Key Verse: “As Jesus grew older He gained in both wisdom and stature, and in favour with God and man.”
—Luke 2:52, Weymouth New Testament
FROM BIRTH UNTIL AGE twelve, Jesus “grew, and waxed strong in spirit, filled with wisdom: and the grace of God was upon him.” (Luke 2:40) The “wisdom” he was filled with no doubt included hearing in the synagogue each week the reading of the Law which God gave to the Israelites and the words of the holy prophets. Having a perfect mind, Jesus could remember in detail everything which was read and treasure it up in his heart. Thus the “grace,” or favor of God, was upon him.
Luke writes that Jesus’ parents “went to Jerusalem every year at the feast of the passover,” an annual remembrance of the Israelites’ deliverance from Egypt. (vs. 41) The slaying of the Passover lamb was a type, or exact pattern, of the much greater “Lamb of God, which taketh away the sin of the world.” (Exod. 12:1-11; John 1:29) As Paul later wrote, “Our Passover Lamb has already been offered in sacrifice—even Christ.”—I Cor. 5:7, Weymouth New Testament
The Passover celebration mentioned in this week’s lesson was especially noteworthy because of Jesus’ conduct on this occasion. Jewish custom was that when a boy reached twelve years of age, he could make a dedication of himself to the Mosaic Law, after which he was then considered a “son” of the Law.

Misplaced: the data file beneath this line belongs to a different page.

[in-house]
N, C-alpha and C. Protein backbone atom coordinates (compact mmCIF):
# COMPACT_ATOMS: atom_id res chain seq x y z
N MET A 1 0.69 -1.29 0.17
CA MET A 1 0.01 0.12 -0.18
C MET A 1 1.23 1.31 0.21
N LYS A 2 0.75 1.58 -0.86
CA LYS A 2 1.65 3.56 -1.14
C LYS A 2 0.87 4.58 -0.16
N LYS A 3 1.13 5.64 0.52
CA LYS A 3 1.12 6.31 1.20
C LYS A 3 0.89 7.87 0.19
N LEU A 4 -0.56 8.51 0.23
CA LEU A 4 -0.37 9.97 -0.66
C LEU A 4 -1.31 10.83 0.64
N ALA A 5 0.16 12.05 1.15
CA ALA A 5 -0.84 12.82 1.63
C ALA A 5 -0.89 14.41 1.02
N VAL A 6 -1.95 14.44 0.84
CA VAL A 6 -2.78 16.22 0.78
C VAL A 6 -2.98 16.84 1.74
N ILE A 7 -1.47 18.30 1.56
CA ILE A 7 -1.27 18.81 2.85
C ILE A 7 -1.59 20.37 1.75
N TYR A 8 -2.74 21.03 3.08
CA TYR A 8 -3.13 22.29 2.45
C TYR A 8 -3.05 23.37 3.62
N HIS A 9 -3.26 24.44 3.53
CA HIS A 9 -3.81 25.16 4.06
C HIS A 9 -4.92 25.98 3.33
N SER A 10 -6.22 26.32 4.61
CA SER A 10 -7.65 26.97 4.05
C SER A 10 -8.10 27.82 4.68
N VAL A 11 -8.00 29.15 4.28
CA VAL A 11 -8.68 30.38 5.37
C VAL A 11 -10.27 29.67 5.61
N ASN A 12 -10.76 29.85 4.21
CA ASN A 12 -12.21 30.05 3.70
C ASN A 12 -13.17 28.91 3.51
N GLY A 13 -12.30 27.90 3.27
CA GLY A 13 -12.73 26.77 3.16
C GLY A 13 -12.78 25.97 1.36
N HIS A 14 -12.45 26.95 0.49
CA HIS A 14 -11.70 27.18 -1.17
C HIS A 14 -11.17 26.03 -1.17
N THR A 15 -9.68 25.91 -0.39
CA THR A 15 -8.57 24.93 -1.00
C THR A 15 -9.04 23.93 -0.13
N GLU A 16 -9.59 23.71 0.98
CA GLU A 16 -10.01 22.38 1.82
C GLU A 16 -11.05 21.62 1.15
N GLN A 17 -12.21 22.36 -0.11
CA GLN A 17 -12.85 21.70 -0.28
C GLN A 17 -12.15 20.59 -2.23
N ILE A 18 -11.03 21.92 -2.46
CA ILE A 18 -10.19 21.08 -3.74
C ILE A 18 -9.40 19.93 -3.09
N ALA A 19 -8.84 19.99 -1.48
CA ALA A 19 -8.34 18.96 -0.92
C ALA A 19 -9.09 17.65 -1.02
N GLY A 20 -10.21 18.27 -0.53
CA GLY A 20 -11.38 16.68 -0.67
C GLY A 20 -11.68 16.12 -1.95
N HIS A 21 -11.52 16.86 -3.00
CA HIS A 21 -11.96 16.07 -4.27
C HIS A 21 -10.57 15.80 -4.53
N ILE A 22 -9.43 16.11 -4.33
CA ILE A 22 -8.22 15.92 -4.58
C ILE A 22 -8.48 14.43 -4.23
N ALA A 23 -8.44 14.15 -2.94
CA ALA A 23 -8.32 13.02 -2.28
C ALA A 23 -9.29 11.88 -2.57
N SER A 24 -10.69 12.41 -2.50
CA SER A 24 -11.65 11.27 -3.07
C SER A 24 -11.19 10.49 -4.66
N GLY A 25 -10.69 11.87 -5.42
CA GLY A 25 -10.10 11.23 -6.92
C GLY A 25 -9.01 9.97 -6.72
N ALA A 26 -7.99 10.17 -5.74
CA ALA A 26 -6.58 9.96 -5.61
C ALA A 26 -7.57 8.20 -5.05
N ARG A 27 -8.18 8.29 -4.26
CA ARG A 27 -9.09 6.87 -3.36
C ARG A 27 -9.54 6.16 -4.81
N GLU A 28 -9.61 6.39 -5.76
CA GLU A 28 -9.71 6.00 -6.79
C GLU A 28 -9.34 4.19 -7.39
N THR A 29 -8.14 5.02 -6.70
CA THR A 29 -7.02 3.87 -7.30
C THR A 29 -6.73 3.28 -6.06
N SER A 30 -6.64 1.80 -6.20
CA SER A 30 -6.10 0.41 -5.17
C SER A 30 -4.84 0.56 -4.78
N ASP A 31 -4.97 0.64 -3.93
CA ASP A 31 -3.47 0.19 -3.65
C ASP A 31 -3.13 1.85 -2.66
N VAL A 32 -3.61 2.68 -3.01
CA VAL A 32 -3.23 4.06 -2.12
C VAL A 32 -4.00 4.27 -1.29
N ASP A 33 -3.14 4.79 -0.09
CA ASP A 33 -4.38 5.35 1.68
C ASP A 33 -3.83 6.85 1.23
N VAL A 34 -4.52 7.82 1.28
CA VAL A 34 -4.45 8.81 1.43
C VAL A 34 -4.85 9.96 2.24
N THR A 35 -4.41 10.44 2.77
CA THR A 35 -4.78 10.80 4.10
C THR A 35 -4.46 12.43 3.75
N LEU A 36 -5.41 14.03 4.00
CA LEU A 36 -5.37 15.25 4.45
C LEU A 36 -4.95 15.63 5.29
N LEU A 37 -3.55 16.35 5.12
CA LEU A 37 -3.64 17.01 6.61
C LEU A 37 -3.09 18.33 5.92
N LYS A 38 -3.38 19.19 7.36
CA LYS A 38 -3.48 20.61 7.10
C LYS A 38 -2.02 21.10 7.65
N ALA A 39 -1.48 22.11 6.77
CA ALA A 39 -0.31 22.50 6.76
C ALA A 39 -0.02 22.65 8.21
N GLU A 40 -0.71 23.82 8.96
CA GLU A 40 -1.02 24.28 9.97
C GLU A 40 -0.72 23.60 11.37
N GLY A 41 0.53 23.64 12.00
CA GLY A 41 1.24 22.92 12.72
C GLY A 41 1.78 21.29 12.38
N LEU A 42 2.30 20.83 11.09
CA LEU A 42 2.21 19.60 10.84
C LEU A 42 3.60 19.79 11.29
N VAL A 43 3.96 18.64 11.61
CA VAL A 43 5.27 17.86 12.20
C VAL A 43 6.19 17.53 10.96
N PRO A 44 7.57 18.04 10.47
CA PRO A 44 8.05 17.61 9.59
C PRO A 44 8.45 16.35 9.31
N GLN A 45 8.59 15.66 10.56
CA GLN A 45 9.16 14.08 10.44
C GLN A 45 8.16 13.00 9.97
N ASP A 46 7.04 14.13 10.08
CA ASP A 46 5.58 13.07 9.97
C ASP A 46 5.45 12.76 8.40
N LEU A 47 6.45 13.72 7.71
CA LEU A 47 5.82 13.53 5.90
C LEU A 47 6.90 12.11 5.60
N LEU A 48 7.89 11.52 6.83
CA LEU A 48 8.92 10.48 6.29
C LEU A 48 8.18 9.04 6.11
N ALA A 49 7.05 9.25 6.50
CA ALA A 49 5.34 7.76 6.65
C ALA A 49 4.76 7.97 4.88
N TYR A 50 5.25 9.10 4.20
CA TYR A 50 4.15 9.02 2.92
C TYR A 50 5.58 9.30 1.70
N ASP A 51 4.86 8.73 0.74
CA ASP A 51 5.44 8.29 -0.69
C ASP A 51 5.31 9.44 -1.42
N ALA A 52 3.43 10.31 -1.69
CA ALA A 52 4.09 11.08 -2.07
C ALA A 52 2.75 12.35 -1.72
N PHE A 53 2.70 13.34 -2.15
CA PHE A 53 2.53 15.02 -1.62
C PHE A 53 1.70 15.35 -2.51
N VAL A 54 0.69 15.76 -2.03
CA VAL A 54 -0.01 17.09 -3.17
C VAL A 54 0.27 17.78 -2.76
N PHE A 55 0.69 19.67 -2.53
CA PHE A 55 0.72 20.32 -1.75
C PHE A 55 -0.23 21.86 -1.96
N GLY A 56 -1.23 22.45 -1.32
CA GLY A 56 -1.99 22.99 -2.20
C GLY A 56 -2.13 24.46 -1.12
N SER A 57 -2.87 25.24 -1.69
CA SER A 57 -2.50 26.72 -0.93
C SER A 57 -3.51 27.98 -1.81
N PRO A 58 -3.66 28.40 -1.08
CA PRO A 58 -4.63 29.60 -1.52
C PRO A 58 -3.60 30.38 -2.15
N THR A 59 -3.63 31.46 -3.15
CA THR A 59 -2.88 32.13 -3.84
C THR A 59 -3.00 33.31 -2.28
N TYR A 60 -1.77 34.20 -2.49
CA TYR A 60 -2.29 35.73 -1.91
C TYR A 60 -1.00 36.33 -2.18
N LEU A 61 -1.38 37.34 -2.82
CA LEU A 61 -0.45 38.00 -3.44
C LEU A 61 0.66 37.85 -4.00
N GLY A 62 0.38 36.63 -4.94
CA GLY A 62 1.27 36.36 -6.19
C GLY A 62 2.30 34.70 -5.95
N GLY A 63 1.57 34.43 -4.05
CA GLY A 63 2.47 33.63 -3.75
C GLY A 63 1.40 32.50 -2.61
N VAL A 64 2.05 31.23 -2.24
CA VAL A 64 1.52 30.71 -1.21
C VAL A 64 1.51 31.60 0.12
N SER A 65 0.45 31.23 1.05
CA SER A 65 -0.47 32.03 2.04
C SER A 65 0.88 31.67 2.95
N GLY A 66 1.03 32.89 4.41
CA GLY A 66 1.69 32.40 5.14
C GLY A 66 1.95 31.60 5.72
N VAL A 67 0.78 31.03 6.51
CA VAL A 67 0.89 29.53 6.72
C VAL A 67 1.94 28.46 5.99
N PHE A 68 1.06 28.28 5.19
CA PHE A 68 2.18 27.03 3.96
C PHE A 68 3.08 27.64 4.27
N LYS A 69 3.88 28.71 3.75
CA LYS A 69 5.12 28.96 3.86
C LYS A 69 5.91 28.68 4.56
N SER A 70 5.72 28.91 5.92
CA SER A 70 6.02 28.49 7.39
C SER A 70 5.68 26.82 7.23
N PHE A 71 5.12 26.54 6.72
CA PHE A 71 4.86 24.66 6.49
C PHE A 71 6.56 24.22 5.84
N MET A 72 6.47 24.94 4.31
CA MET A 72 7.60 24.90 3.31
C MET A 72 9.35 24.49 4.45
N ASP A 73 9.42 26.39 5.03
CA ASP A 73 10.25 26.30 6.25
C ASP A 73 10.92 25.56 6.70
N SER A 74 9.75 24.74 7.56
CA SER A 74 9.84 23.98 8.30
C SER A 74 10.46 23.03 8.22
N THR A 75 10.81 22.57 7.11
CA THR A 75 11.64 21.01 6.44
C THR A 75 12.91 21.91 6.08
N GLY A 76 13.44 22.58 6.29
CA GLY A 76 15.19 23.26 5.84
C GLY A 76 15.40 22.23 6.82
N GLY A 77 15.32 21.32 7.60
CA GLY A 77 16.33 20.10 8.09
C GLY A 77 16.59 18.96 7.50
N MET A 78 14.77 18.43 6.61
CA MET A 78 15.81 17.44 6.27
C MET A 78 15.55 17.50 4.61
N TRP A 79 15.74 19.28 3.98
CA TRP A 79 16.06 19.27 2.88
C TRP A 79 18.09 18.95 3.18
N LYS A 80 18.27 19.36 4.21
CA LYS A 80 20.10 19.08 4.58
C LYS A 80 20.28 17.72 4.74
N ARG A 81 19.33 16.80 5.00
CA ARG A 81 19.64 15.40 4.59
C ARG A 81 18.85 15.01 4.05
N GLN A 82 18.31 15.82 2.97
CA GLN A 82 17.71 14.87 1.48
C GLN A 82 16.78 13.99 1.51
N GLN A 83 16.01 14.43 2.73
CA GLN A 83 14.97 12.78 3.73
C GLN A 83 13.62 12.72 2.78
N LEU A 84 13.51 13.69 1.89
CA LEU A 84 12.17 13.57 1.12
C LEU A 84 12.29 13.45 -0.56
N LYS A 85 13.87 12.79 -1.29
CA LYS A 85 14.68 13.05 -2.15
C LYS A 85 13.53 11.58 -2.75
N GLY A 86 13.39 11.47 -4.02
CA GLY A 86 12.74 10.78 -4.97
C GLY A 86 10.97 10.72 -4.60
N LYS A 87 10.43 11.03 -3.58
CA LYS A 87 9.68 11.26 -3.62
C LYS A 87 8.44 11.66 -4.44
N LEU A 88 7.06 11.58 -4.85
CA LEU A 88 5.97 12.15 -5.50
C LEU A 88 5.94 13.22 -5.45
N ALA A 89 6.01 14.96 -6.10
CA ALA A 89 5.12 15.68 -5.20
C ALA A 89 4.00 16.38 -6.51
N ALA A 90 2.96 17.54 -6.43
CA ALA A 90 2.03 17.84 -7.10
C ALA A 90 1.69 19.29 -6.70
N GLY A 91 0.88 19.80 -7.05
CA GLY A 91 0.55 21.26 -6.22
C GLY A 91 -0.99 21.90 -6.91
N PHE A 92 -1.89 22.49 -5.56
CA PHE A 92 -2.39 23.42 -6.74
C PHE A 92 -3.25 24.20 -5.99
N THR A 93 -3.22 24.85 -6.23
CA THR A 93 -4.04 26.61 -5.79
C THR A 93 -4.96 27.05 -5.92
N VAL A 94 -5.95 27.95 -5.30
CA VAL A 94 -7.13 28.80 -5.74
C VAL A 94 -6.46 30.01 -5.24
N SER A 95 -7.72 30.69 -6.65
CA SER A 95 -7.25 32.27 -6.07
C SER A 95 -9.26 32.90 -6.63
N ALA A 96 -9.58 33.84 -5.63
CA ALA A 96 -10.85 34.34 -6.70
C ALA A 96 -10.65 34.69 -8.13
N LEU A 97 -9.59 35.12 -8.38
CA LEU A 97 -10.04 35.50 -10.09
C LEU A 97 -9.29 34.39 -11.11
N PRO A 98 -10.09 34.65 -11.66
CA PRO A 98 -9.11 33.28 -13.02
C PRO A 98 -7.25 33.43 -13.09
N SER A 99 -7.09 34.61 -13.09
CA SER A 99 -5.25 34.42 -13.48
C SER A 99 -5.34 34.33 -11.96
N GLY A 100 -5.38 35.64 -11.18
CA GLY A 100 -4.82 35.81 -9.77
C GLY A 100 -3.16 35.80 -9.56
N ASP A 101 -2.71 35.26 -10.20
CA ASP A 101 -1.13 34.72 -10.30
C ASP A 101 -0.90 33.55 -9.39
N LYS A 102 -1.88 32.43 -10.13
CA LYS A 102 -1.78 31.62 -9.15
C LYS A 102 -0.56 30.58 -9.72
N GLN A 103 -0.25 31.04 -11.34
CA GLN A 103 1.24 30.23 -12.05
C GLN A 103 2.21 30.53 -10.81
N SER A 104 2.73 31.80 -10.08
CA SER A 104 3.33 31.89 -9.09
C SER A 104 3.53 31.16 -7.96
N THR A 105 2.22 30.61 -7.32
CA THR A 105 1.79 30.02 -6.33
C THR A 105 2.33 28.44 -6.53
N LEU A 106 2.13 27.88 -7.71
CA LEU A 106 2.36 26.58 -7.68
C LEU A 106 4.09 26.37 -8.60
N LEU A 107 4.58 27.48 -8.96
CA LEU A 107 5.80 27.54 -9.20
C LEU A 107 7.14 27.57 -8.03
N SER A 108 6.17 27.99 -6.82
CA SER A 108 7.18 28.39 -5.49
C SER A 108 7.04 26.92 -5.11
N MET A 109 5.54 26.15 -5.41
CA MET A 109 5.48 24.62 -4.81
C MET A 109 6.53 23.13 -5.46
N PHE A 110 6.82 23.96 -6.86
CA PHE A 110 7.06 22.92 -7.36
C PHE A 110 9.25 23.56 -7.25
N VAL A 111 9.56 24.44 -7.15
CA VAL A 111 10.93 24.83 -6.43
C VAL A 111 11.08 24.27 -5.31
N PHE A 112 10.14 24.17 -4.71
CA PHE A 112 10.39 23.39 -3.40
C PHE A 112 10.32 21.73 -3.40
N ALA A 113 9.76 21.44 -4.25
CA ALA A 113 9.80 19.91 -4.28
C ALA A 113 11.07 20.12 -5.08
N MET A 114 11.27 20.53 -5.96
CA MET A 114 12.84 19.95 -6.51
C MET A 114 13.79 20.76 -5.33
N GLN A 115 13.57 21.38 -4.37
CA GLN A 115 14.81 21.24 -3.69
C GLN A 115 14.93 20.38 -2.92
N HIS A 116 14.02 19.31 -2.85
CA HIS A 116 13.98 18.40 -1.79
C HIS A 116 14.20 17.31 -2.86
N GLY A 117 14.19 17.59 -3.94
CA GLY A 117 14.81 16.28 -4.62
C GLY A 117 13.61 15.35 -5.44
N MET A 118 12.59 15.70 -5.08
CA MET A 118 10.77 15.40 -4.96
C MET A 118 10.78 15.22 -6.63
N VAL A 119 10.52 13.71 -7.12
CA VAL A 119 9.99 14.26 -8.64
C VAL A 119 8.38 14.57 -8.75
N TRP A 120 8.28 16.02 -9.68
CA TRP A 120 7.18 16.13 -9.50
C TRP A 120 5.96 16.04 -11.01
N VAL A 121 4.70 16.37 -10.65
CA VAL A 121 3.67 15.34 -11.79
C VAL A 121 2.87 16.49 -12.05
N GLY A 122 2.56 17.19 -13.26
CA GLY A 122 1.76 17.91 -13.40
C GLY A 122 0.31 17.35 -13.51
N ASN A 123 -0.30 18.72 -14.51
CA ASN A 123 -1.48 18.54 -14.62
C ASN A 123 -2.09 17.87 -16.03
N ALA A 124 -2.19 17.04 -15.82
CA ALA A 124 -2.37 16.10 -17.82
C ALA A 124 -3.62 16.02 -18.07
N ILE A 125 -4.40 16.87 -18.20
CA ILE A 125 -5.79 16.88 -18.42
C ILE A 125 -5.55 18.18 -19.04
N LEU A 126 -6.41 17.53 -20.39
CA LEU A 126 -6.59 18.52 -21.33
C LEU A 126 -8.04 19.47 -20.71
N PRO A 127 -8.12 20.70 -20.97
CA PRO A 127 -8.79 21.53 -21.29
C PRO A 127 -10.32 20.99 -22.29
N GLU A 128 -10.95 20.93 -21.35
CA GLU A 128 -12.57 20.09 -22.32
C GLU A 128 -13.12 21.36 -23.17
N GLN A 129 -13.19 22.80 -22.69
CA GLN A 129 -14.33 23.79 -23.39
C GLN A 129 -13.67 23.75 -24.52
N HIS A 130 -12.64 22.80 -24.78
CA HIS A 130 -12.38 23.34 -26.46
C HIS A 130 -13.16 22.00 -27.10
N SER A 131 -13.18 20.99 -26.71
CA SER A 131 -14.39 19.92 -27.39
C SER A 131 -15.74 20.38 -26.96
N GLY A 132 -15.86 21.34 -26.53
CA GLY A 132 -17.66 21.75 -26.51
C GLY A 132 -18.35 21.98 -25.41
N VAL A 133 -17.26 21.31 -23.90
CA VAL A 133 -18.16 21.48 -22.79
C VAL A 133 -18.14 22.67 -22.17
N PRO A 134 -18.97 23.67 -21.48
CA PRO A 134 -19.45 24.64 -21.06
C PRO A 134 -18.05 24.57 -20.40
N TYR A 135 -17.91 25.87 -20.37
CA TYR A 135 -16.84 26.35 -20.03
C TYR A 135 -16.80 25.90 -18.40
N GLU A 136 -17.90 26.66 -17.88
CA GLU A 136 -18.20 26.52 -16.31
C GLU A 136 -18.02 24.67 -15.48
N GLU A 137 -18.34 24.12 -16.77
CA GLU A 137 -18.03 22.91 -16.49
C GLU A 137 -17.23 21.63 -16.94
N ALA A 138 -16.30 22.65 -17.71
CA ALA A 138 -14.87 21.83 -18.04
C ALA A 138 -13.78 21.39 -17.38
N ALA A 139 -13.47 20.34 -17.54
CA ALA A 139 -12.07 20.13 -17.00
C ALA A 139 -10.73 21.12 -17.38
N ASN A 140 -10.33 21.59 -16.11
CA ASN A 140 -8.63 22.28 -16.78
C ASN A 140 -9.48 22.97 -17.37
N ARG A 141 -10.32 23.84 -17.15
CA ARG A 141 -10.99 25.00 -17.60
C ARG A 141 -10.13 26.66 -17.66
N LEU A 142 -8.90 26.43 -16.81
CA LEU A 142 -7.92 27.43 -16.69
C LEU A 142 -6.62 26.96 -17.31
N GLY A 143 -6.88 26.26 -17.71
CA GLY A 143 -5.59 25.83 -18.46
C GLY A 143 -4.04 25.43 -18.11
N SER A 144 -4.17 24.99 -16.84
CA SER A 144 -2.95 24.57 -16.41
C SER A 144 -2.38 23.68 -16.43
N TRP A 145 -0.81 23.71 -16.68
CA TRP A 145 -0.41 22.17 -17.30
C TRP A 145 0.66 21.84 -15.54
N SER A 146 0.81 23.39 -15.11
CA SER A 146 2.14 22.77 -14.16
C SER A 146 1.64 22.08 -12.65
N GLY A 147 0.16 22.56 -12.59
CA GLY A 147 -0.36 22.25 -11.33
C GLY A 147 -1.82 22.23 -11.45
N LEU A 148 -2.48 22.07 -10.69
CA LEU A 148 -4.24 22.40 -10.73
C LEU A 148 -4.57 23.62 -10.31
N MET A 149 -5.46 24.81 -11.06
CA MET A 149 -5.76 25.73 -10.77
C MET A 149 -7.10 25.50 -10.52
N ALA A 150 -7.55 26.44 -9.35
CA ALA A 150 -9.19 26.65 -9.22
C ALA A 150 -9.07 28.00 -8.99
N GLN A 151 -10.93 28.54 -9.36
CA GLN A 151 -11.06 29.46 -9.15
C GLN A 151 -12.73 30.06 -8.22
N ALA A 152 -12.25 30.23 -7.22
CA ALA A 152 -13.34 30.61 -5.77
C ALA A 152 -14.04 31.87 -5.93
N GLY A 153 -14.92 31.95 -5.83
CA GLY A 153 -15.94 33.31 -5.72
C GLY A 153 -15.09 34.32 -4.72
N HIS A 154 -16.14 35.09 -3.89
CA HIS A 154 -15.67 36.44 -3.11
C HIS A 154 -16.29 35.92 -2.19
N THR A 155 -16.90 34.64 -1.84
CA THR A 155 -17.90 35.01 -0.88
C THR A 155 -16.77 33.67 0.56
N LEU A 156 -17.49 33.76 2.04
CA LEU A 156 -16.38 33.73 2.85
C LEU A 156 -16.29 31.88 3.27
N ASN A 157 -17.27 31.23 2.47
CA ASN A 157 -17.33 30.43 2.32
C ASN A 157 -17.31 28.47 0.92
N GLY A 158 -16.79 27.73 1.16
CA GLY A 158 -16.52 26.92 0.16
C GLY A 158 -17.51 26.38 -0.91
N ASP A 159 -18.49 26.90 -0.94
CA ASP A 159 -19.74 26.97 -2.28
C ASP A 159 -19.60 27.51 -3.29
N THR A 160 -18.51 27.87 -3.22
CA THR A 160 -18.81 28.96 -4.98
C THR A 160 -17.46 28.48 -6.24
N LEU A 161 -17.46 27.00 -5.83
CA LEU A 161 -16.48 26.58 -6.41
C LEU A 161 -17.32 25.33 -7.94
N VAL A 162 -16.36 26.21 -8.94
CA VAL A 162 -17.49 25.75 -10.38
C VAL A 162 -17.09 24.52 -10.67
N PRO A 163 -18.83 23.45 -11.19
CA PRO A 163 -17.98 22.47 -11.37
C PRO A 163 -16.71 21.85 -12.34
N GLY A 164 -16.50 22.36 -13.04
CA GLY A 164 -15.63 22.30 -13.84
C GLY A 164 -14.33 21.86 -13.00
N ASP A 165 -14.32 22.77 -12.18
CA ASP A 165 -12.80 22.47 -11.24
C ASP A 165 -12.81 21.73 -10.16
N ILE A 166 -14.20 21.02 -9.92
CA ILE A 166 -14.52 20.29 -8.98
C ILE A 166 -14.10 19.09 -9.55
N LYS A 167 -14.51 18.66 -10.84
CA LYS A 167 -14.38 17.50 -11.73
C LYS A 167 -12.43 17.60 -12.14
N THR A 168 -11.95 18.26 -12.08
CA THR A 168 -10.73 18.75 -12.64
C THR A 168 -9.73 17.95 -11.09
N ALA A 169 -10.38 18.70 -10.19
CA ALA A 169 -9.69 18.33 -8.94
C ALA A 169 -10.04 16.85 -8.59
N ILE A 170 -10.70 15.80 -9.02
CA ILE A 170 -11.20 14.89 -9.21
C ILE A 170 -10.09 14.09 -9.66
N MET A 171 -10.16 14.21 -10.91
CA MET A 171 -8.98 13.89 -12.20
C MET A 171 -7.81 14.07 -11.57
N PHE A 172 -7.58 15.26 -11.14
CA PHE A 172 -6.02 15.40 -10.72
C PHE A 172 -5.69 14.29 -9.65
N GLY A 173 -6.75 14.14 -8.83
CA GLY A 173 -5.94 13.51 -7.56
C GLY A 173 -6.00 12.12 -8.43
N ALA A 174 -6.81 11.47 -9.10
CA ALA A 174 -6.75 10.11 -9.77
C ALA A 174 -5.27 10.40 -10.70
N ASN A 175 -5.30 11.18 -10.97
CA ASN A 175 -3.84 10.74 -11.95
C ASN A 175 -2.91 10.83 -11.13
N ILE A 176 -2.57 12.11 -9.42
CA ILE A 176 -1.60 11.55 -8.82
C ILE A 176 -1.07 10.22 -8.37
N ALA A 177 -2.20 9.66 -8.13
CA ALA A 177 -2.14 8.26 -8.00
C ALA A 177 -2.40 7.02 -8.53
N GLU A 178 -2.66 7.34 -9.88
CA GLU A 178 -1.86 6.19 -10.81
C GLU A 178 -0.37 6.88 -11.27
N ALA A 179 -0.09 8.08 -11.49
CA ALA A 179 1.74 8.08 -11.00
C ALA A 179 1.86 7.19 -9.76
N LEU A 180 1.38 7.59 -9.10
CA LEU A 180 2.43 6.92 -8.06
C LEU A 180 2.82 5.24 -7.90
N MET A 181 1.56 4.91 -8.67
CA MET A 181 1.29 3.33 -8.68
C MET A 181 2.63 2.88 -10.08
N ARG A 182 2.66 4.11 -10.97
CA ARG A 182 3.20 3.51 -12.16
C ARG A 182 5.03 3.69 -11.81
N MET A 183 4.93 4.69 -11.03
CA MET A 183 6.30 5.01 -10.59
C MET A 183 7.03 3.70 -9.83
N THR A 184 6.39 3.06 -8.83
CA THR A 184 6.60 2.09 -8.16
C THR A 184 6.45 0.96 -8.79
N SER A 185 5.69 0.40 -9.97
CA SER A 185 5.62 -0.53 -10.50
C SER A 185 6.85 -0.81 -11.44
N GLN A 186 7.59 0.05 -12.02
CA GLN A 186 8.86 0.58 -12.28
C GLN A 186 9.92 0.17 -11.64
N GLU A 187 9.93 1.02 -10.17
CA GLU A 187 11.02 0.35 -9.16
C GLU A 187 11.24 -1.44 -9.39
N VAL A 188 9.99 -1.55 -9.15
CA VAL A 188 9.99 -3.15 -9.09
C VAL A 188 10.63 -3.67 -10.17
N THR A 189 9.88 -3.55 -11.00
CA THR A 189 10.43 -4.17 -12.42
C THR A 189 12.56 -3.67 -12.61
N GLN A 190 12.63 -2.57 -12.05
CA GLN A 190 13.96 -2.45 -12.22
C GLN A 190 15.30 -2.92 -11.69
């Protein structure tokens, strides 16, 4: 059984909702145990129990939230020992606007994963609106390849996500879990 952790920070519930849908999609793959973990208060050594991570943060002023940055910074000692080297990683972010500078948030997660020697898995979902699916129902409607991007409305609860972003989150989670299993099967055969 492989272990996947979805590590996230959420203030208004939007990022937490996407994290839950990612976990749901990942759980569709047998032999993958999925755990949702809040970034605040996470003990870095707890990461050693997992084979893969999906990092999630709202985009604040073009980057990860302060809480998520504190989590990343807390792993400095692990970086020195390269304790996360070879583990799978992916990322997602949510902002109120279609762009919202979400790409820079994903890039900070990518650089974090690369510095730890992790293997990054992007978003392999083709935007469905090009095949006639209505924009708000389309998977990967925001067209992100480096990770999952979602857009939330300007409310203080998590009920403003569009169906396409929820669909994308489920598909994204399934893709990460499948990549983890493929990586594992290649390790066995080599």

Jesus recognized himself as being not the son of Joseph, but instead as God’s only begotten Son. He knew that he had come into the world on a special mission. Therefore, it was a preliminary step on Jesus’ part to gain wisdom respecting the work he was to do, as outlined in the Law and the testimonies of God’s holy prophets. Reaching the age of twelve, Jesus perhaps wondered whether this custom of becoming a son of the Law implied that he should begin to serve God in some capacity at that age.
After the Passover, his parents went a full day’s journey toward home before noticing that Jesus was not with them. They returned to Jerusalem and searched for him several days. Finding him in the Temple, they asked why he had stayed in Jerusalem. “Why is it that you have been searching for me? He replied; did you not know that it is my duty to be engaged upon my Father’s business?” (Luke 2:42-49, WNT) We are not told what questions Jesus asked in the Temple. Part of his inquiry may have been to know at what age Messiah should begin his work, and whether the custom of considering a boy a son of the Law at twelve years of age was founded upon anything specified in the Law, or whether it was merely a human tradition.
Apparently, Jesus found the answers to his questions, determining that in accordance with the Word of God, he should not begin his ministry or public work until reaching the age of thirty. (Gen. 41:46; Num. 4:3,46,47) He returned with his parents to Nazareth and “was always obedient to them.”—Luke 2:51, WNT
God’s wisdom limited the record of Jesus’ childhood and youth. The boy Jesus is not to be our focus, even though his zeal for God and submission to his parents is worthy of admiration. At the age of thirty, Jesus made a full consecration to God, outwardly symbolized by water baptism. “The Holy Spirit came … upon Him, and a voice came from Heaven, which said, Thou art My Son, dearly loved: in Thee is My delight.”—Luke 3:21-23, WNT